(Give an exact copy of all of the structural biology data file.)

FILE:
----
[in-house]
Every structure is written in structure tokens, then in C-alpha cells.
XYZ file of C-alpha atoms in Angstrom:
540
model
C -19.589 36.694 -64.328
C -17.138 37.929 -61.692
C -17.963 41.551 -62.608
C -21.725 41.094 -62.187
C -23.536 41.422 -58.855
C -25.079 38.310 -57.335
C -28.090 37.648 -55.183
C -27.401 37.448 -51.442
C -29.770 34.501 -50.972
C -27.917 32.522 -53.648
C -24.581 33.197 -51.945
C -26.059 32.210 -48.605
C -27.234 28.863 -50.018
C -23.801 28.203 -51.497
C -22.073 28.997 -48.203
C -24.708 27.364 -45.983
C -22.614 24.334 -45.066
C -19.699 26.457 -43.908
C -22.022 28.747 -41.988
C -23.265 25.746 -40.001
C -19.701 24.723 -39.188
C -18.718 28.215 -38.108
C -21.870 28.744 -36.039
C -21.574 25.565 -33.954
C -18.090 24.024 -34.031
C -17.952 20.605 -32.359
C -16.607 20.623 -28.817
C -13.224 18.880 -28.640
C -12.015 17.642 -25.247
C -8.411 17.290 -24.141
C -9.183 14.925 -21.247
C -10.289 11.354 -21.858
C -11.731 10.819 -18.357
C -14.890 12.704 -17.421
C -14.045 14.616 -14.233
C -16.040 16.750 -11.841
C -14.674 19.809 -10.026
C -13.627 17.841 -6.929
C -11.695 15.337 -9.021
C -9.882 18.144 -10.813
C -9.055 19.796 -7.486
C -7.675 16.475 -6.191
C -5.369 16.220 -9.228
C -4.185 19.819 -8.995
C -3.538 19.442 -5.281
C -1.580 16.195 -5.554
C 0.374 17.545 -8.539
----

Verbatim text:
[in-house]
Every structure is written in structure tokens, then in C-alpha cells.
XYZ file of C-alpha atoms in Angstrom:
540
model
C -19.589 36.694 -64.328
C -17.138 37.929 -61.692
C -17.963 41.551 -62.608
C -21.725 41.094 -62.187
C -23.536 41.422 -58.855
C -25.079 38.310 -57.335
C -28.090 37.648 -55.183
C -27.401 37.448 -51.442
C -29.770 34.501 -50.972
C -27.917 32.522 -53.648
C -24.581 33.197 -51.945
C -26.059 32.210 -48.605
C -27.234 28.863 -50.018
C -23.801 28.203 -51.497
C -22.073 28.997 -48.203
C -24.708 27.364 -45.983
C -22.614 24.334 -45.066
C -19.699 26.457 -43.908
C -22.022 28.747 -41.988
C -23.265 25.746 -40.001
C -19.701 24.723 -39.188
C -18.718 28.215 -38.108
C -21.870 28.744 -36.039
C -21.574 25.565 -33.954
C -18.090 24.024 -34.031
C -17.952 20.605 -32.359
C -16.607 20.623 -28.817
C -13.224 18.880 -28.640
C -12.015 17.642 -25.247
C -8.411 17.290 -24.141
C -9.183 14.925 -21.247
C -10.289 11.354 -21.858
C -11.731 10.819 -18.357
C -14.890 12.704 -17.421
C -14.045 14.616 -14.233
C -16.040 16.750 -11.841
C -14.674 19.809 -10.026
C -13.627 17.841 -6.929
C -11.695 15.337 -9.021
C -9.882 18.144 -10.813
C -9.055 19.796 -7.486
C -7.675 16.475 -6.191
C -5.369 16.220 -9.228
C -4.185 19.819 -8.995
C -3.538 19.442 -5.281
C -1.580 16.195 -5.554
C 0.374 17.545 -8.539